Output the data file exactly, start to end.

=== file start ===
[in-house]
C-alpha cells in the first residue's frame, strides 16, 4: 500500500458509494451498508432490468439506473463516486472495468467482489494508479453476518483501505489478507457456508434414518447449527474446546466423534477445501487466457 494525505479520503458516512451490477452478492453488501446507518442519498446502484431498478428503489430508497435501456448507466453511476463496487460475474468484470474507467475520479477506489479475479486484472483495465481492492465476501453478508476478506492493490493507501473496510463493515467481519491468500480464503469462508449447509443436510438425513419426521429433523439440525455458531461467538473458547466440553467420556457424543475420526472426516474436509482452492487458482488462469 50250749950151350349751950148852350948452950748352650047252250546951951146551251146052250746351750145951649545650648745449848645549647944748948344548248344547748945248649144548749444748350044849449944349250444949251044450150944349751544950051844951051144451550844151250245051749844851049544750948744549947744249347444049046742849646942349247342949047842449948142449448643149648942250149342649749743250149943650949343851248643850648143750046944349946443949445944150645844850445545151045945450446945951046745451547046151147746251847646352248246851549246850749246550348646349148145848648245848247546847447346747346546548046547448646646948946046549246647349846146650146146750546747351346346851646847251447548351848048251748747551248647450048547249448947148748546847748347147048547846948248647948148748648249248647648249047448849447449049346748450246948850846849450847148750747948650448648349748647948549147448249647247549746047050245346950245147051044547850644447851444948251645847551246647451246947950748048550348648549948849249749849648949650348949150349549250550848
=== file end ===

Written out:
[in-house]
C-alpha cells in the first residue's frame, strides 16, 4: 500500500458509494451498508432490468439506473463516486472495468467482489494508479453476518483501505489478507457456508434414518447449527474446546466423534477445501487466457 494525505479520503458516512451490477452478492453488501446507518442519498446502484431498478428503489430508497435501456448507466453511476463496487460475474468484470474507467475520479477506489479475479486484472483495465481492492465476501453478508476478506492493490493507501473496510463493515467481519491468500480464503469462508449447509443436510438425513419426521429433523439440525455458531461467538473458547466440553467420556457424543475420526472426516474436509482452492487458482488462469 50250749950151350349751950148852350948452950748352650047252250546951951146551251146052250746351750145951649545650648745449848645549647944748948344548248344547748945248649144548749444748350044849449944349250444949251044450150944349751544950051844951051144451550844151250245051749844851049544750948744549947744249347444049046742849646942349247342949047842449948142449448643149648942250149342649749743250149943650949343851248643850648143750046944349946443949445944150645844850445545151045945450446945951046745451547046151147746251847646352248246851549246850749246550348646349148145848648245848247546847447346747346546548046547448646646948946046549246647349846146650146146750546747351346346851646847251447548351848048251748747551248647450048547249448947148748546847748347147048547846948248647948148748648249248647648249047448849447449049346748450246948850846849450847148750747948650448648349748647948549147448249647247549746047050245346950245147051044547850644447851444948251645847551246647451246947950748048550348648549948849249749849648949650348949150349549250550848